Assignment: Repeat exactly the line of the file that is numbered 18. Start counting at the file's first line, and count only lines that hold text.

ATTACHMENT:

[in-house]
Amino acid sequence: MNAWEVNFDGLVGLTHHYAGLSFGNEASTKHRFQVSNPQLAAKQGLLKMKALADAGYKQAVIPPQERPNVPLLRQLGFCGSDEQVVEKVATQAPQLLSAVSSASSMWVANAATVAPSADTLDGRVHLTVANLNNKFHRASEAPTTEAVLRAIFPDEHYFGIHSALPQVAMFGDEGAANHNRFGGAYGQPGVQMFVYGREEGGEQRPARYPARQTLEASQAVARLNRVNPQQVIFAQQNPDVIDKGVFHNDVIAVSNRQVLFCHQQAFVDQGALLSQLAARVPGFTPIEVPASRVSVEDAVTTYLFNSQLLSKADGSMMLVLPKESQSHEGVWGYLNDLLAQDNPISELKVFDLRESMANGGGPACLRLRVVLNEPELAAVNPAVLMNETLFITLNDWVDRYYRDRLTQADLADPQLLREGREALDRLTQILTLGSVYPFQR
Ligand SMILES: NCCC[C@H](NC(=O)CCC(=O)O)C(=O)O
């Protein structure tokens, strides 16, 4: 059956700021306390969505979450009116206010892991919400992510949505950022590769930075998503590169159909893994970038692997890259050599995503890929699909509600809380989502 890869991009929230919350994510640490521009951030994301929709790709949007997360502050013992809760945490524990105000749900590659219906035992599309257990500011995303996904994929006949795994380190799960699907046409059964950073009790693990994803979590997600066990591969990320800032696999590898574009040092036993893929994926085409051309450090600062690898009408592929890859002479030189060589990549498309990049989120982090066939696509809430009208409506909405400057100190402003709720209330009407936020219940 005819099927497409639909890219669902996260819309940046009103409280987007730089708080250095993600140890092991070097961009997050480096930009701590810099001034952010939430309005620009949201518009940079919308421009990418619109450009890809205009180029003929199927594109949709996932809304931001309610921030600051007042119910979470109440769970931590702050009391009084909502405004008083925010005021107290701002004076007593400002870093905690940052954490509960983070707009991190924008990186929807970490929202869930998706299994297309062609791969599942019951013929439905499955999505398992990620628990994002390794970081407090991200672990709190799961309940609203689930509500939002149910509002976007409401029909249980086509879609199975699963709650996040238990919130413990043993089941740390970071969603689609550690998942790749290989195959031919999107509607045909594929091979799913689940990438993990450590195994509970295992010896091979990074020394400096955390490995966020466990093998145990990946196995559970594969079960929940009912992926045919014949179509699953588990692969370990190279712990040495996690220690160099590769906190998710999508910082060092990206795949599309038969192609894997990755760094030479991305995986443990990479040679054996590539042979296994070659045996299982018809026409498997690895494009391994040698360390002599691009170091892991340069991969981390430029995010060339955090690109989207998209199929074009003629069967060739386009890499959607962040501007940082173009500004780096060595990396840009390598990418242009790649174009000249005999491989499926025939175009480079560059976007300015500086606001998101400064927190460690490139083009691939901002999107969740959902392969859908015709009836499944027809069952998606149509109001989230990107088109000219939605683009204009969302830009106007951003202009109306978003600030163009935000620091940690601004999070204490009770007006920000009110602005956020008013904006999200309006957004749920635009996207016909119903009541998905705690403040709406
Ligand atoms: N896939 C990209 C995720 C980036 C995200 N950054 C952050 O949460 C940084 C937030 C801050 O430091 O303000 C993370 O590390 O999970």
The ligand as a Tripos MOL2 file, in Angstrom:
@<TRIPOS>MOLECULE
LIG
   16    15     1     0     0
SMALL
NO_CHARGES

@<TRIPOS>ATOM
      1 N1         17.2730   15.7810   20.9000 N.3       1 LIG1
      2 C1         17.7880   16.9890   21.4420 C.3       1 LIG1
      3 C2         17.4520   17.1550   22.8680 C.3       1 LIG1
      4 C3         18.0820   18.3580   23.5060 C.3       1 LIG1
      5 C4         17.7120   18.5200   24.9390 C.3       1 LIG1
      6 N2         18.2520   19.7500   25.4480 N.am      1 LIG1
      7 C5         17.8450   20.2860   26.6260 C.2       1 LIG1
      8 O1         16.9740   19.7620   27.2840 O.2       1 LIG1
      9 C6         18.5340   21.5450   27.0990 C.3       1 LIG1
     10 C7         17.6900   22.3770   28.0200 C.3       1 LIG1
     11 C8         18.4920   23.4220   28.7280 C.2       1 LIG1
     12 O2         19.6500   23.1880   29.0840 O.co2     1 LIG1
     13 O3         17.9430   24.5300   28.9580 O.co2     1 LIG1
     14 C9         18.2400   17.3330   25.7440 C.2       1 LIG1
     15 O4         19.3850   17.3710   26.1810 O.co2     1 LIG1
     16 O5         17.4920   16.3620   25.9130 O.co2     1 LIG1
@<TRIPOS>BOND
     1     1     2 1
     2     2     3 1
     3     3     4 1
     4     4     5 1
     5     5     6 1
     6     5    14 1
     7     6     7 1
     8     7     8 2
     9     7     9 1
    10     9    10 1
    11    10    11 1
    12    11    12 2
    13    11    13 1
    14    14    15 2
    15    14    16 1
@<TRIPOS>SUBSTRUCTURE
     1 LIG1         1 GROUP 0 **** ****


      6 N2         18.2520   19.7500   25.4480 N.am      1 LIG1